They walked together down the platform and Mr. Rogerson said, Well, son, you are starting out on a great adventure. I remember when I left home to go to the University, all the way to Eugene, two hundred miles away, and you are going across the country. My father wanted me to join him in his business, but I didn’t want to be a carpenter. Your grandfather was a successful master craftsman. He made a good living and he wanted me to succeed him in the building business. I have wanted you to join me in the law business, but you don’t want to be a lawyer. Your mother and I will miss you, son. You will be three thousand miles away, but the telephones work and the mail system does too. Keep in touch. If you find that you don’t like the Academy, you will always be welcome at home and your mother and I will help you find another career. You will be coming home on leave in September next year, fifteen months from now. You will know then whether or not the Navy is for you.

Gee, thanks, Dad. I don’t know if I can hack it in the Navy, but I want to try.

He boarded the train and his adventure began with his first meal in a dining car and sleeping in a Pullman berth. Then there was the transfer to another station in Chicago to catch the train to Washington.

In Washington he paid a courtesy call on his Congressman who was in his office and who welcomed Jerry. He took him to lunch in the House Dining Room where Jerry saw several Members of Congress who were national figures.


The next day he went down to Annapolis on the inter-urban train and reported in at Bancroft Hall. The first thing that was required was the physical examination by Navy doctors, and the next day he was sworn in as a Midshipman, Fourth Class, USN, otherwise known as a Plebe.

Plebe Summer was a hectic time. Bancroft Hall was a huge building and Jerry got lost a couple of times. Everything was new and different. There were infantry drills, boat drills, rifle and pistol firing on the ranges, room inspections, inspections of haircuts, shoeshines and neatness of uniforms. Members of the Class of 1932, Second Classmen, did much of the training, assisting the Academy officers. There were lectures and movies on health and physical fitness, and lectures on the organization of the Naval Academy. Jerry attended lectures on the organization of the Navy Department, the history of the Academy, history of the City of Annapolis, which was an old town when George Washington visited in the 1700’s. The Maryland State House was the place where General Washington resigned his commission as Commander in Chief of the Continental Armies. The State House is a national shrine.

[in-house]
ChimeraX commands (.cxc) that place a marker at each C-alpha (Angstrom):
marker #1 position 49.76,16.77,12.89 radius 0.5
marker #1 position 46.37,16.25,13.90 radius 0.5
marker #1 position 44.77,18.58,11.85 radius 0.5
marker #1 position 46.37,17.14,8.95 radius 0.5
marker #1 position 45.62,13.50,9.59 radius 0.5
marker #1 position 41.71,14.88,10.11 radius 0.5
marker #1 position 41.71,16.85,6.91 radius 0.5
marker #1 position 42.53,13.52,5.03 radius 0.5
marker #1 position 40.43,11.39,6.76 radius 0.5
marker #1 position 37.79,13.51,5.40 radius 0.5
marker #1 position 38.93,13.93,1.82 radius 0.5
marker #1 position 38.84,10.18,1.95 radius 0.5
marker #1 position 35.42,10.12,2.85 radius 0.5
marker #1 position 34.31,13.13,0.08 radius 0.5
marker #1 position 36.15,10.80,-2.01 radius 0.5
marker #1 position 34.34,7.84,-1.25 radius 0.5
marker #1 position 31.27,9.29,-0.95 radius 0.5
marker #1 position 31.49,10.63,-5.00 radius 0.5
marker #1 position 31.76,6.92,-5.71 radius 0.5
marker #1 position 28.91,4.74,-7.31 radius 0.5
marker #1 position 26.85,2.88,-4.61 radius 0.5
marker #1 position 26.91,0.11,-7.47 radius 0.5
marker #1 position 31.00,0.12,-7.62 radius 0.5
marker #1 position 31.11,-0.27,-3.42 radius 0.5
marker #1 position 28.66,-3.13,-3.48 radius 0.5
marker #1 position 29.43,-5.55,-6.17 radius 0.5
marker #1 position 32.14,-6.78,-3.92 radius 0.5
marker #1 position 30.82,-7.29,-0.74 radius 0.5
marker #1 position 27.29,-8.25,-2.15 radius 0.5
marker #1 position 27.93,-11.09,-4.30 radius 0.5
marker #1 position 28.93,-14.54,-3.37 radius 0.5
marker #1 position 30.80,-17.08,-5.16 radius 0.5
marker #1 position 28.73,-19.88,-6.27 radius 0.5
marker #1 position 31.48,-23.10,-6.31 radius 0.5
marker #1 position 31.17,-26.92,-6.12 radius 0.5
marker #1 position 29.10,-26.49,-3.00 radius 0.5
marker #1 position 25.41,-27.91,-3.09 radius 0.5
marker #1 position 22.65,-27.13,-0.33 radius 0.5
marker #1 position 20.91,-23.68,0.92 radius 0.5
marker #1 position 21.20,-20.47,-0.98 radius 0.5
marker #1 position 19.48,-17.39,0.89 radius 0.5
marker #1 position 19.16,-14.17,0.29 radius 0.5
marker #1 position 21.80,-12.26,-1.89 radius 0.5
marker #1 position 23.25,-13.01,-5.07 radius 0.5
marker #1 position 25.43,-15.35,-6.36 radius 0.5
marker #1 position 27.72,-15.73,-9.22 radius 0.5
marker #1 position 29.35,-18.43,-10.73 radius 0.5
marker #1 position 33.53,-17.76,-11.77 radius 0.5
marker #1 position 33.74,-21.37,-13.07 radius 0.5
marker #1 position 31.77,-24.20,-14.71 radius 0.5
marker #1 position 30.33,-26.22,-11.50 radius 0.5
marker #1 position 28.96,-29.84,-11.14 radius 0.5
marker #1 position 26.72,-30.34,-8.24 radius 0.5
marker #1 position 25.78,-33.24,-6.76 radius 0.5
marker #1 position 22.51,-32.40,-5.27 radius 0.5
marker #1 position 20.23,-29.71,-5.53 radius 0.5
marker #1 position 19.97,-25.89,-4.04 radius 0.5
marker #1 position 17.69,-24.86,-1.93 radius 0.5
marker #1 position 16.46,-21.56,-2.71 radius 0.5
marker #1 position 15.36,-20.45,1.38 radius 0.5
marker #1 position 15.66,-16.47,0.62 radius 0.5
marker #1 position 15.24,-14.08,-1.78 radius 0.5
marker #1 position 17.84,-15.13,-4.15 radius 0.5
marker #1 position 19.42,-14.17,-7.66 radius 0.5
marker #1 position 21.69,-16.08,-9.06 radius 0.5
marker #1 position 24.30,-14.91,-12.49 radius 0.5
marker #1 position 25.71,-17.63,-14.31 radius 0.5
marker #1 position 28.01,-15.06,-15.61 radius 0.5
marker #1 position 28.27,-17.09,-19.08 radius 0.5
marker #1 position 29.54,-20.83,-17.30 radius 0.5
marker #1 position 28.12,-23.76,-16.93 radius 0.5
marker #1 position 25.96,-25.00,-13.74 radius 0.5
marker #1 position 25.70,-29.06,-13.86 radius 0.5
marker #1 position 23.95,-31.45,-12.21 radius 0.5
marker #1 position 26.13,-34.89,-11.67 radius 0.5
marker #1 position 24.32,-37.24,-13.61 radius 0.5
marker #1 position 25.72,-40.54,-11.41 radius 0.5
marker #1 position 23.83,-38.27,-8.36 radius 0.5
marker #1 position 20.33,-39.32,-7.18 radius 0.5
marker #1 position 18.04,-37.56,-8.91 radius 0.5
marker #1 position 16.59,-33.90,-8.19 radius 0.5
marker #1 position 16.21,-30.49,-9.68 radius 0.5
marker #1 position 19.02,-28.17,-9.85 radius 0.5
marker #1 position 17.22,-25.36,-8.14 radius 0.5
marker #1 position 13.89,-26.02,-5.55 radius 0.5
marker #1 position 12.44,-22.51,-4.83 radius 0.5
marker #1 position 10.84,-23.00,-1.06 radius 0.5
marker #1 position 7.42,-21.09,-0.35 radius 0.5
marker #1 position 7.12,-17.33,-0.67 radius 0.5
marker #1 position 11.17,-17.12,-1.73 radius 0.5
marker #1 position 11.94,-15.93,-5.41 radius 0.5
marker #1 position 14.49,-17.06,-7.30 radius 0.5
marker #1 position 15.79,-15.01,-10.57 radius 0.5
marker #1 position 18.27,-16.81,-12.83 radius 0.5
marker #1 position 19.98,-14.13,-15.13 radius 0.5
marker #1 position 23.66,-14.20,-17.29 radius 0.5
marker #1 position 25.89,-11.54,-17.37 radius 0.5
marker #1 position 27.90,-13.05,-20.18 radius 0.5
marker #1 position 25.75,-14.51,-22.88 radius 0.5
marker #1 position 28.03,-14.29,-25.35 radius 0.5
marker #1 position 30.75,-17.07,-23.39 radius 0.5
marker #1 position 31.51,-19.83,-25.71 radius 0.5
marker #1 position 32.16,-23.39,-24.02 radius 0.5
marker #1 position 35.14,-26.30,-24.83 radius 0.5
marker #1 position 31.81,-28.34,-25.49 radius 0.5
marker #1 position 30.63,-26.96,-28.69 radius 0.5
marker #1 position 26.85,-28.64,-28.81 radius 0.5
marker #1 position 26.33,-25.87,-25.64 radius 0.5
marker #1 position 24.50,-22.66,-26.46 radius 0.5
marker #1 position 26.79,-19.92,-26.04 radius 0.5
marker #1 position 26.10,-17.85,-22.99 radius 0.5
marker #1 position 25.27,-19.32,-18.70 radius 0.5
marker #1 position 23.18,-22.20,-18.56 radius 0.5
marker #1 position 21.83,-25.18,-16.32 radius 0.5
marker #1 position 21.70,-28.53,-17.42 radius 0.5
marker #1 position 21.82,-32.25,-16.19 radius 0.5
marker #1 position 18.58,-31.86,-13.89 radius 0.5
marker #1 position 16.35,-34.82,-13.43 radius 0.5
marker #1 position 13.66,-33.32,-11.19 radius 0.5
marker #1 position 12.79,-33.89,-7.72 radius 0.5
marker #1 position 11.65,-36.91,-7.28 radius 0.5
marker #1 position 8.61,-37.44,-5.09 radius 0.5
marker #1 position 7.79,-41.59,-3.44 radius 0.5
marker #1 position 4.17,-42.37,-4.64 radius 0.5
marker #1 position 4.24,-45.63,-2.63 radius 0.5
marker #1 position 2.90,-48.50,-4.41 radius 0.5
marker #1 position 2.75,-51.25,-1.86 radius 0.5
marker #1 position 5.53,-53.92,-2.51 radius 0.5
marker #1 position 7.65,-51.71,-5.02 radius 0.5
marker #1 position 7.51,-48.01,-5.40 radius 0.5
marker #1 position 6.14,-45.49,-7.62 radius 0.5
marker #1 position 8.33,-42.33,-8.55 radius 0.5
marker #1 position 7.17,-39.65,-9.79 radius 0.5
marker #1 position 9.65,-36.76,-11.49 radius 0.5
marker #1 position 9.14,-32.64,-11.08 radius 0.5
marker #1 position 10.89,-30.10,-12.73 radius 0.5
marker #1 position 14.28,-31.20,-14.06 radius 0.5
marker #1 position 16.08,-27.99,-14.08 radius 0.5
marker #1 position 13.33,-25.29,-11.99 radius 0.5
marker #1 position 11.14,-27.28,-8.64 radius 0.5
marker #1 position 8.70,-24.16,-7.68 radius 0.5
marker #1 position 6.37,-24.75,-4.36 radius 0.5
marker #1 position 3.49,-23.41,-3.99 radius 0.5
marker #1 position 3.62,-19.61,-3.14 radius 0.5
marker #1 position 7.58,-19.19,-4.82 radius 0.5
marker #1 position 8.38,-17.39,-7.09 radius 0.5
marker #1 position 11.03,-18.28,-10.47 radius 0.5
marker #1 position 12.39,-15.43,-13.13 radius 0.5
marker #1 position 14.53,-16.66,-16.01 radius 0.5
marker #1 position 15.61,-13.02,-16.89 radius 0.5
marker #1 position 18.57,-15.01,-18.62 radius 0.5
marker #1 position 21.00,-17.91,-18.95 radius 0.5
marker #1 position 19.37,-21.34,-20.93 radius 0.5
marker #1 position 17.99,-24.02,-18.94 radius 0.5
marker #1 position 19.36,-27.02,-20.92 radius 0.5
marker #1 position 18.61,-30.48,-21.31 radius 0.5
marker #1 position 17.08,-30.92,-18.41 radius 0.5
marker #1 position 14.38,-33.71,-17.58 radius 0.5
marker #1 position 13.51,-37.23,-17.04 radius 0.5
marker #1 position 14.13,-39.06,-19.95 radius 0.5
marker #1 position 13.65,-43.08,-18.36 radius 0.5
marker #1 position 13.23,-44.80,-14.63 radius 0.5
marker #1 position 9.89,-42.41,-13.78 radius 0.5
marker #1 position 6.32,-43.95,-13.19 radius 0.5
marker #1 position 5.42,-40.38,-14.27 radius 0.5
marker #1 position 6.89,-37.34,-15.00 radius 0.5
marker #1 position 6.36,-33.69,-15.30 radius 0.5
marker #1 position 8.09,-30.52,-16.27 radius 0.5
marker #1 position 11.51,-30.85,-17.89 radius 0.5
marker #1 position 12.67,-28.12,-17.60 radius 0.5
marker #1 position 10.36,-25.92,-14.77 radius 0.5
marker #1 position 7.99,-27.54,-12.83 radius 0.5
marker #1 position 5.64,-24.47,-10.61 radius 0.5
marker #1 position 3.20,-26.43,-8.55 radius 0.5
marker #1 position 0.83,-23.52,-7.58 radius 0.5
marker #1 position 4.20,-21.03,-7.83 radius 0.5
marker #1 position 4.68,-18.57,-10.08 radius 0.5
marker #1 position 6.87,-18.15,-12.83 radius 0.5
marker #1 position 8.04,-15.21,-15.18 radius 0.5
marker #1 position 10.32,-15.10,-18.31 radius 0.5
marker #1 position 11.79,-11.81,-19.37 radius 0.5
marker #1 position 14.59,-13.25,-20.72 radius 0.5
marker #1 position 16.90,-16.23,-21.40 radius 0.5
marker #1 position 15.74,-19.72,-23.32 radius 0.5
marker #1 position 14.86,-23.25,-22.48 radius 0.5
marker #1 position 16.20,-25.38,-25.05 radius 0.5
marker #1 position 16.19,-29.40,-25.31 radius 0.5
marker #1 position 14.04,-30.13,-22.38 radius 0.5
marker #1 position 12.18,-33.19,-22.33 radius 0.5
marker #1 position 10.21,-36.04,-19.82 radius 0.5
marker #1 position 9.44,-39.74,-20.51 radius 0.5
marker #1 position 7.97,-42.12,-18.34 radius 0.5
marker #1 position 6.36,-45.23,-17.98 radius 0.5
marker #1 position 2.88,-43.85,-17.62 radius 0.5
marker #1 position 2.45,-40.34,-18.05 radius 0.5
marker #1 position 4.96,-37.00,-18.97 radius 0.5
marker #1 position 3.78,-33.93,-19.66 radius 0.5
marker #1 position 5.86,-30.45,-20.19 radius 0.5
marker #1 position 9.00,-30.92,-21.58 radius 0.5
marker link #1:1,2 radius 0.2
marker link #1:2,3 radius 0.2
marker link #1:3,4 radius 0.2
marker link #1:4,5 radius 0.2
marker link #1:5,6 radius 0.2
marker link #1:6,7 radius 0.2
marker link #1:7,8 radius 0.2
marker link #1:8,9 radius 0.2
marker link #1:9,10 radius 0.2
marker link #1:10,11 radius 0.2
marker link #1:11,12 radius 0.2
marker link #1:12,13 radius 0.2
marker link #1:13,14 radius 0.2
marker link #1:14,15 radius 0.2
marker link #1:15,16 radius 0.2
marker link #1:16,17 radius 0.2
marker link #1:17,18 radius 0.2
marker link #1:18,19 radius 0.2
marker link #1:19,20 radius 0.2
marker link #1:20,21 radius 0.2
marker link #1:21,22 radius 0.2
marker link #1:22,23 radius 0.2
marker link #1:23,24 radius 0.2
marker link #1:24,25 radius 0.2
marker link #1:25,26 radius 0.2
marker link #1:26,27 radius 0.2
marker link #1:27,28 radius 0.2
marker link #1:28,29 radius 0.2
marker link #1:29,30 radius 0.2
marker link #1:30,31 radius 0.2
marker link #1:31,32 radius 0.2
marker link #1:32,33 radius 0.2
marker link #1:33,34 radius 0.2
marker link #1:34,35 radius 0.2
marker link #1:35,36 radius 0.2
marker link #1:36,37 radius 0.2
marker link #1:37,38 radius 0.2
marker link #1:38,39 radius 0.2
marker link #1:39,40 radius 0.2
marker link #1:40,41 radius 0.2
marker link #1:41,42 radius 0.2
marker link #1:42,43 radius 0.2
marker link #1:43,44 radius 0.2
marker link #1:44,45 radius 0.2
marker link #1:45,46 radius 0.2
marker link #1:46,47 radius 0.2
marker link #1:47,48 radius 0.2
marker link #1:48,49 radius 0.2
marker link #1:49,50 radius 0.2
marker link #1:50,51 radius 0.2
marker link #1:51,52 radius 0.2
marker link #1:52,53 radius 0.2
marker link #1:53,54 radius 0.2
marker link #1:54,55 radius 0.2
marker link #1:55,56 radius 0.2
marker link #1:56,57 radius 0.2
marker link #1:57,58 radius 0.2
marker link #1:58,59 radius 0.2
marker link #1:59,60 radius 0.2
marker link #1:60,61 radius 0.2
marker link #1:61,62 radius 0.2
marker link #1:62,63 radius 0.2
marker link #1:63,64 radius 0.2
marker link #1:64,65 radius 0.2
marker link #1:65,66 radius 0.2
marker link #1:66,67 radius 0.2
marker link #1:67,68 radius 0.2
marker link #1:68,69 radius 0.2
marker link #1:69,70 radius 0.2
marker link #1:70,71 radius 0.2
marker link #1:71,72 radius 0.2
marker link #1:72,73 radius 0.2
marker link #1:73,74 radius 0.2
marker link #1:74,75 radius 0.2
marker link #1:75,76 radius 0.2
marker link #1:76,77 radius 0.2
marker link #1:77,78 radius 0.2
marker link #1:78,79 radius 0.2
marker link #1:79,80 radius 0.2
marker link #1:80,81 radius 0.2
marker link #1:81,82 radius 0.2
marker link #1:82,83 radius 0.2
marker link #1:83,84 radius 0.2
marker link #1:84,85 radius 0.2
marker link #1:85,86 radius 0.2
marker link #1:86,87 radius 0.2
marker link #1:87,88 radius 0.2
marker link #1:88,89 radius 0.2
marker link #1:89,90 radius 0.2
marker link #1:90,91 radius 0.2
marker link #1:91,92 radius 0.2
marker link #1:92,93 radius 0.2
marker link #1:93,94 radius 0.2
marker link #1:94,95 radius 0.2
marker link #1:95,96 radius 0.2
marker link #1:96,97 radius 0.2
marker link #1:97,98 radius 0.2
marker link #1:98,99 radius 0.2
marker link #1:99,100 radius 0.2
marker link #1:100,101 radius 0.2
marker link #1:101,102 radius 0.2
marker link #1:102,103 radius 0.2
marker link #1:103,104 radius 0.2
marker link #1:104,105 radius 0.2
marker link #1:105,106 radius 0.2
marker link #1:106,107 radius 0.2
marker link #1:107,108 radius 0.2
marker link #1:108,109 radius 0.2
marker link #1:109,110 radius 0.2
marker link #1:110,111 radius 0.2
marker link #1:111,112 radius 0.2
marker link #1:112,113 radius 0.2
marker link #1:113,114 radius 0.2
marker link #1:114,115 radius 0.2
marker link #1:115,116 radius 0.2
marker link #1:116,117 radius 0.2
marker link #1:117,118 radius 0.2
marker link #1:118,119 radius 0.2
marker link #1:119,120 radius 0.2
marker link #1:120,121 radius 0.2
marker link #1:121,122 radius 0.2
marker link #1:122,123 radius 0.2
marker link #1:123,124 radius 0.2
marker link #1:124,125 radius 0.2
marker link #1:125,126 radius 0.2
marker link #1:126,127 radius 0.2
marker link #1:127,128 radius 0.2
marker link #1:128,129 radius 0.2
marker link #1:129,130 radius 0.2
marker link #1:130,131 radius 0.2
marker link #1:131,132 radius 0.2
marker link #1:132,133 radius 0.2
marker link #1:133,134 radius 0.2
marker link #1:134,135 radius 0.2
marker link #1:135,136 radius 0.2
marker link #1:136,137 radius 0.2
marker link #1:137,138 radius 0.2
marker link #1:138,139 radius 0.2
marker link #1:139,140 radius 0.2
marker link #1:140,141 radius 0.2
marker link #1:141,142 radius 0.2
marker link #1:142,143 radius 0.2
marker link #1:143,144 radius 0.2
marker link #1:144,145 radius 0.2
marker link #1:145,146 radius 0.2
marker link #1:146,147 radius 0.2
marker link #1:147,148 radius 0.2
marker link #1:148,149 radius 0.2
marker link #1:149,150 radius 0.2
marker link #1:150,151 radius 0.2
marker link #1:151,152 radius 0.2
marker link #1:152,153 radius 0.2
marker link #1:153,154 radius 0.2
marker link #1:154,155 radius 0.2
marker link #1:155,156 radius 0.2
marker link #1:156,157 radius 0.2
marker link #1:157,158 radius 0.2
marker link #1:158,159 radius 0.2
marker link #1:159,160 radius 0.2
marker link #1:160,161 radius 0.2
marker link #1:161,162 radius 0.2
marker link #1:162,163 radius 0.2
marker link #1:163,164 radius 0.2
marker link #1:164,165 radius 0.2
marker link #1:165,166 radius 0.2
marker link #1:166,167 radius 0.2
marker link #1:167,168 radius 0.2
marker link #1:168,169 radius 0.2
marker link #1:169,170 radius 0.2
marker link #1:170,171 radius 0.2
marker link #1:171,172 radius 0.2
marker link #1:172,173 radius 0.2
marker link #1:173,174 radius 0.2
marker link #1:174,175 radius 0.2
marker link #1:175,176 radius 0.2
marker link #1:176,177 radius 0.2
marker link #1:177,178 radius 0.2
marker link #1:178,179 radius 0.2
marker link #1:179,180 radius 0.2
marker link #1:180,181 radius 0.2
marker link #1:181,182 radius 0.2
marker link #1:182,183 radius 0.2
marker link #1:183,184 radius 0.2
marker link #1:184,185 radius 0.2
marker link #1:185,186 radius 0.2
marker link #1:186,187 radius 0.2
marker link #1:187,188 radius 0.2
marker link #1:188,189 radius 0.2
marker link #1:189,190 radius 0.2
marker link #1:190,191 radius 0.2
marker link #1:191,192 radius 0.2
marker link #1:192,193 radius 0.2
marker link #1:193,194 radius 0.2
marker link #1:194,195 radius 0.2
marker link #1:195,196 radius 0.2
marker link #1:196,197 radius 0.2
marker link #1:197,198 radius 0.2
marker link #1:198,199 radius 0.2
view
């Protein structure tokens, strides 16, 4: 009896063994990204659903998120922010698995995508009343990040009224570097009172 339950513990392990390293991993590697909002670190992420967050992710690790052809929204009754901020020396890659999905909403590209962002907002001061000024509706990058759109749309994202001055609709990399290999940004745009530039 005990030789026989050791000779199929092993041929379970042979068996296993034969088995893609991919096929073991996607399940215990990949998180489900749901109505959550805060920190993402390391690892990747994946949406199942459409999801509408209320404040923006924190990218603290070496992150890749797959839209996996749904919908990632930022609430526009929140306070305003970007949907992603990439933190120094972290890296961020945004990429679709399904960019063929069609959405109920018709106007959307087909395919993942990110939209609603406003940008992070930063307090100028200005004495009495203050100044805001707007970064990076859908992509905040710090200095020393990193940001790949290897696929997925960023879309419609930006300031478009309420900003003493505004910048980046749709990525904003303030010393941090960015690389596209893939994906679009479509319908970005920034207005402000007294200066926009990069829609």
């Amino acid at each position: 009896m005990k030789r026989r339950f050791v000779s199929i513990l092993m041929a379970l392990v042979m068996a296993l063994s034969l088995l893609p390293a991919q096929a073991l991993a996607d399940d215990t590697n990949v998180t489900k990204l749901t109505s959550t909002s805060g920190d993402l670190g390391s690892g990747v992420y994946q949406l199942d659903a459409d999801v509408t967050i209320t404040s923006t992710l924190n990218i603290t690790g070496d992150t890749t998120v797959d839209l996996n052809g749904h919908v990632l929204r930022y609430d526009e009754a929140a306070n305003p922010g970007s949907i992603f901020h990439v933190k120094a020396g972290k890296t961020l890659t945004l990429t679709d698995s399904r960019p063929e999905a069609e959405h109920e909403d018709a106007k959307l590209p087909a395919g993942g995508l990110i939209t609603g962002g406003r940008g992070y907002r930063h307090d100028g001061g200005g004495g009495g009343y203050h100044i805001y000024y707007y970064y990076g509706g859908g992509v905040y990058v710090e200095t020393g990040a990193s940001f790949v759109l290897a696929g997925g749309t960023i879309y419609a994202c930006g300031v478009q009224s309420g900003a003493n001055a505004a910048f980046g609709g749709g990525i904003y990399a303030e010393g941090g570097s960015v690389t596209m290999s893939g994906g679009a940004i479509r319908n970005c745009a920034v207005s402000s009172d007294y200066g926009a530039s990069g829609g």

There were Navy songs to learn – Navy Blue and Gold and Anchors Aweigh among them – and the Navy cheers for football games and other athletic events. There were few dull moments, but Jerry adapted quickly, fitted in well and made friends. He had been assigned a roommate when he arrived, but had the opportunity to choose his own roommate when fall classes began. He and John Cooley, from Florida, joined forces and roomed together for all four years. John was the same height as Jerry, they were equally broad-shouldered and muscular and both had brown hair, though John’s was a shade darker.

The Cooleys were ‘Old South’. Their ancestors had been ruined by the Civil War and John’s father, Marcus Cooley, had fought his way up in the business world. He was now head of a Cooperative, which processed, packed and marketed oranges, lemons and grapefruit in most of the States east of the Mississippi .

John had two sisters, one older and one younger than himself and he often joked about Jerry marrying Betsy, the younger girl. That young lady made her own decision, however. She found her husband at Florida State University. They were married on Jason Palmer’s graduation day. Betsy dropped out of college and the newlyweds moved to Jacksonville. Jerry was relieved. He was not interested in marriage. He had seen Betsy’s pictures. She was a beautiful girl and John was his best friend, but when Betsy became Mrs. Palmer, Jerry was off the hook.

The First Battalion of Midshipmen were studying Spanish. The Third Battalion was also studying Spanish and the Second and Fourth Wings were home to those studying French. A few men were studying German and two were studying Portuguese.

Memorial Hall, in Bancroft Hall, was dedicated to famous ships and Heroic Navy Officers of the past.

An emergency Medical Clinic and Dentists’ offices were also in the building. The hospital was at the other end of the Yard, called a campus at other schools.

There was an Armory, also used for basketball and dances, Gymnasium, swimming pools, tennis courts, golf course, athletic fields, parade ground, sail boats, the old Reina Mercedes, a ship captured from the Spanish in 1898, and used as quarters for the mess attendants and for Midshipmen who accumulated too many demerits. Jerry was never in the Ship Squad.

Everything was new and different. The Plebes learned to march in ranks, they learned to row during boat drills and they learned to tie knots. There were rifle and pistol firing on the ranges. Formations preceded meals during which there were inspections of haircuts, shoeshines and neatness of uniforms.